bahia mansa

Bahía Mansa is a solo music project that creates hazy evocative electronic soundscapes, through the use of soft, expansive drones and haunting pads.

Release process

When I compose, I add certain details using various techniques, VSTs, patches, or whatever feels intuitive at the moment. Sometimes, it's done very lightly. So, in this diary, I wanted to try some things anew and extend the exploration for some of them. It was a good opportunity to delve deeper. To achieve this, I used my modular system along with two VSTs I often use, Permut8 and opsix, and a 2hp Bell module that you will see stands out in some of these tracks. I originally planned to go back over some tracks only once, but most of them were captured in 1 or 2 takes, to keep the spirit of sonic exercise. The names for each of those track are related to the first word it came to me when composing, and/or based on general ideas around the track. Hope you enjoy!

For Mara, I used a couple of patches I was working on for the opsix, along with a simple modular patch. Each track was processed with AberrantDSP Digitalis to generate some digital artifacts, so my main goal was to change the character of the songs via media corruption.

For this track, I was aiming for a more percussive sound. I started pinging filters and noticed that the Qu-Bit Prism has this very particular texture, especially when you manipulate some of its parameters, like the comb filter and bitcrushing. It goes through Beads, where I modulated almost everything possible, giving these organic clicks, possibly due to the size of the buffer changing rapidly. There's a soft FM drone underneath, adding some bell sounds after. It felt very tribal to me, hence the name.

Dia is a track that started out strange. The drone sounds are produced by an ebow on the guitar, generating similar but equal frequencies that result in these volume fluctuations or beats as they’re called. I wanted to add a little more ambience by using some soft pads with an electric piano going through Hainbach Wires, and again, bell textures going through Tensor.

I love it when textures go through a subtle tremolo. Rain is a hybrid of textures with guitars and synths, giving it an organic feel, plus some melodic voices wandering quietly.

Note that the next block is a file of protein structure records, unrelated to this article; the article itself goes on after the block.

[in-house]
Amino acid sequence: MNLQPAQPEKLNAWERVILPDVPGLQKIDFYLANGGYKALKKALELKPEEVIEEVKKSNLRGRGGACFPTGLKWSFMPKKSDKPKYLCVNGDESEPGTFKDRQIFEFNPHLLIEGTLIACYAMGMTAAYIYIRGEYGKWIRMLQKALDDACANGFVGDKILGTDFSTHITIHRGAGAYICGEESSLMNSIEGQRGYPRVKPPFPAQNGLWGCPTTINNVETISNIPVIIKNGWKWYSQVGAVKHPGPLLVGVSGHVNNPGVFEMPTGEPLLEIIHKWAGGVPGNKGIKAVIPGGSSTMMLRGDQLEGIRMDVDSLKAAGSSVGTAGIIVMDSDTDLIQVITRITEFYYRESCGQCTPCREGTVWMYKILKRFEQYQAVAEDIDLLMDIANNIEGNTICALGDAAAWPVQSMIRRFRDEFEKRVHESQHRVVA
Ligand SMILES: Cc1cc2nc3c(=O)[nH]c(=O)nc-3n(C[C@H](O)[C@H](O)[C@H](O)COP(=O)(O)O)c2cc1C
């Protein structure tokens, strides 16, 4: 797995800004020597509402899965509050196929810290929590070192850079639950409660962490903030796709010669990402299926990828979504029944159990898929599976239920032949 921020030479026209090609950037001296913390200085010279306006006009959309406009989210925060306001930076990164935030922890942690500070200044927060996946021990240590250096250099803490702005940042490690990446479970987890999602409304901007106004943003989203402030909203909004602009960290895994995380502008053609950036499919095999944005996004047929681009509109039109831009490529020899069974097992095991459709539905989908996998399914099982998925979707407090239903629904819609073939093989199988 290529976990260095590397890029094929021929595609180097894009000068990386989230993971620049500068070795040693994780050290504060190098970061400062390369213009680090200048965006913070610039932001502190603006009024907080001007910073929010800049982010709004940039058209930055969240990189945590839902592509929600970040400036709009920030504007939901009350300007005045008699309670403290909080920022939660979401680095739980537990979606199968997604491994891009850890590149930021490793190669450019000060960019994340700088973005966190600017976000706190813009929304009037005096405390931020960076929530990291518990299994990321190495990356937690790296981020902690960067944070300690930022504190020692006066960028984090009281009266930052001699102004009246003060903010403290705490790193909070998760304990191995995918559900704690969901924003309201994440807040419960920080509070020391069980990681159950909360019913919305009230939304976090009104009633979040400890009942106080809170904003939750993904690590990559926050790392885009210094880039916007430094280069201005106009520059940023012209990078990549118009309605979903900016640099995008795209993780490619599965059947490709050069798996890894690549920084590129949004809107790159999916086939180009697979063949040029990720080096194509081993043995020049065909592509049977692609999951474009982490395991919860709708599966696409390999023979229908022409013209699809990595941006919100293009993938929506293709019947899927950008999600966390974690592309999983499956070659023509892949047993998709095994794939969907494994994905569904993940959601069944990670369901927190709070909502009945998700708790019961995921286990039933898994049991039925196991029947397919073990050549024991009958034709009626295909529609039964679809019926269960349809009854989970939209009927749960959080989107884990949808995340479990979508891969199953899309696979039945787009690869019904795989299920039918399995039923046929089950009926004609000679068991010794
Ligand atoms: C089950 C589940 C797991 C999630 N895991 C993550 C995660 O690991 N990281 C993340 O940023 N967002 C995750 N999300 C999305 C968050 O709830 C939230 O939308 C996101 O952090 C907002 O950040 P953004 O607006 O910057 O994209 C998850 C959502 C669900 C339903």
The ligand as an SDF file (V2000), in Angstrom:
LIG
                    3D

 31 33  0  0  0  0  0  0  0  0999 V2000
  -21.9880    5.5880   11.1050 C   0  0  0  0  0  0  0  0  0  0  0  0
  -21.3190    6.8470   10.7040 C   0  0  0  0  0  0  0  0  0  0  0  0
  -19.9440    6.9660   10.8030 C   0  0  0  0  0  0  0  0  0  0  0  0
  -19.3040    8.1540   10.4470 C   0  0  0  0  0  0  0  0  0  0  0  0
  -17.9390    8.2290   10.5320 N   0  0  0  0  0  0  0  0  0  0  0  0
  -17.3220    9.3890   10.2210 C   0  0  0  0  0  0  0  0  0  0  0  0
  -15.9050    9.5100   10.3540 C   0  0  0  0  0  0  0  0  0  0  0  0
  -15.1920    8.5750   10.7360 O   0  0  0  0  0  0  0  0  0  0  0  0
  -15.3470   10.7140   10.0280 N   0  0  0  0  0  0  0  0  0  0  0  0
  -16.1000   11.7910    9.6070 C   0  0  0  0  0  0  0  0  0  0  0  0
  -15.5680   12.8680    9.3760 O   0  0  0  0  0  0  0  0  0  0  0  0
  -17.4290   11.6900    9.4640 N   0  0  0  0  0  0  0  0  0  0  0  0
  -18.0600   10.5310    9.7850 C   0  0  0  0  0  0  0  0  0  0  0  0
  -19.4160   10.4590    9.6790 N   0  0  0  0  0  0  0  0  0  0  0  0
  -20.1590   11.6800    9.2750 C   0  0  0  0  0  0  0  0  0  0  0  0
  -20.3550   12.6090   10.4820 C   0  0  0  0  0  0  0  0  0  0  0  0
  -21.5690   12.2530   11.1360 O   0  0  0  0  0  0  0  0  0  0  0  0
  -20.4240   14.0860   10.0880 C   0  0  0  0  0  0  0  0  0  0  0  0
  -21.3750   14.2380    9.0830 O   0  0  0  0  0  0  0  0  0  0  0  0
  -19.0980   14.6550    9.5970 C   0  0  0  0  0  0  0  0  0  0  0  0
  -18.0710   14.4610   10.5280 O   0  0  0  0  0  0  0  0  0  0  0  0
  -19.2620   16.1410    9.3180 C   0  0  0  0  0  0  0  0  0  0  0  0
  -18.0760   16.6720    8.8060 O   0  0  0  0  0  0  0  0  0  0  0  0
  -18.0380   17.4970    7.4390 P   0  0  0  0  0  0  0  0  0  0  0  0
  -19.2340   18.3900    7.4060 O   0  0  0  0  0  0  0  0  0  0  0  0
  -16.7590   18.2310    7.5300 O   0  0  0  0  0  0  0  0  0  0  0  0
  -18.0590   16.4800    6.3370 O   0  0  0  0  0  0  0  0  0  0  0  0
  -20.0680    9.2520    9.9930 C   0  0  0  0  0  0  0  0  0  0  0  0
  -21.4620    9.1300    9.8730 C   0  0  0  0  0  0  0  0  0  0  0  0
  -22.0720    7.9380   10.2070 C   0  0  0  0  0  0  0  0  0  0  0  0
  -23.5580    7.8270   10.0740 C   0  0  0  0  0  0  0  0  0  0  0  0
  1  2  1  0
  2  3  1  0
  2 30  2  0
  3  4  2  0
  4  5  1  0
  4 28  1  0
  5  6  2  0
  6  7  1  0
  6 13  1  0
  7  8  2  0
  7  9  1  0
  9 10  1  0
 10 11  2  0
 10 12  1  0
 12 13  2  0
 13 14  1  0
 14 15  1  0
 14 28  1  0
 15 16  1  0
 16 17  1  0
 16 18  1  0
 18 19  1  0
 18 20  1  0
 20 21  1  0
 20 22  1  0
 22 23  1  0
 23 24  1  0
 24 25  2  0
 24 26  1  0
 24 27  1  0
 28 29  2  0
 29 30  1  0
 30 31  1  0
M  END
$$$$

Textures based on Doepfer A-111-6, processed in parallel by a patch I made in Permut8. At some point, I accidentally moved the pitch control, but it was so subtle that it integrated perfectly into the flow of the song.

Vhs drones
I enjoy playing with digital textures. You can hear some accidental ducking, giving it a somewhat percussive sound. There are some sequences that go over and over again that were captured in Beads, controlled the pitch using the keyboard. I was watching some documentaries on VHS, hence the name.

I had a Moog Subharmonicon a long time ago and got to know the world of subharmonics. I sold it later, but sometimes I miss it, so I researched and emulated the logic using Maths and the STO. I also played with some textures and added small melodic details.

Not piano
A lot of bitcrush and a lot of use of Permut8. I'm a big fan of glitch, although I don't use its techniques as much as I'd like. I wanted to make an exception for this track and give it a try.

This track was my farewell to the Mother 32, processed with Pladask Dradd. Layers of bells with portamento, pings in an SEM filter modulating the frequency – I couldn't help but imagine bubbles.

Something childish that reminded me of my daughter. I thought Felt Instruments Ciemno was perfect for this. Playful sequences that seems to hide one from the other.

A melody I composed when the family dog (a little toy puddle that lived with my mom) died by accident one week before Christmas. A year later, I found it and wanted to work on it a little more. It's an innocent and simple melody, just like her. I only used Ableton FM and Impact for the base melody that I then processed by modular.

Again, I wanted to use subharmonics. The Doepfer A-111-6, practically a modular SH-101, plays bass here. Beads are turning the melody up an octave with the size all the way up to give it an organ-like sound.

Studio tour

Process: 6 questions.

What is your favorite time of the day in the studio?

I'm definitely a night owl. It doesn't hurt that at night I can work uninterrupted so that's for creative flow I guess.

Can you name one piece of gear essential to your process?

I'd say any degrading-audio tool in any of its variations and formats: a bitcrusher module, a tape plugin, a lo-fi pedal. It really can turn a somehow boring sequence/pad into something interesting that I can work with. I may be a little too addicted to nostalgia.

Do you have a track composition routine?

It changes from time to time. I'm currently working with samples. There's some stuff I made and never got published, so I reimagined some of it and started whole new compositions from there. That's enough to get me going, sometimes I don't even have the initial sample/sound in the final version, I think it's more of a creative trigger.

Any imposter syndrom?

I try to not think about it. I focus on what I like and hope it can get appreciated by other people too! Makes me feel connected to something bigger than all of us.

Favorite book?

Lots, but as of lately, Ernest Hemingway's The Old Man and the Sea.

What's inspiring you right now?

Family and nature mostly. It's love, and I think the world now more than ever needs more of it. I'm trying to share these sentiments any time I release music.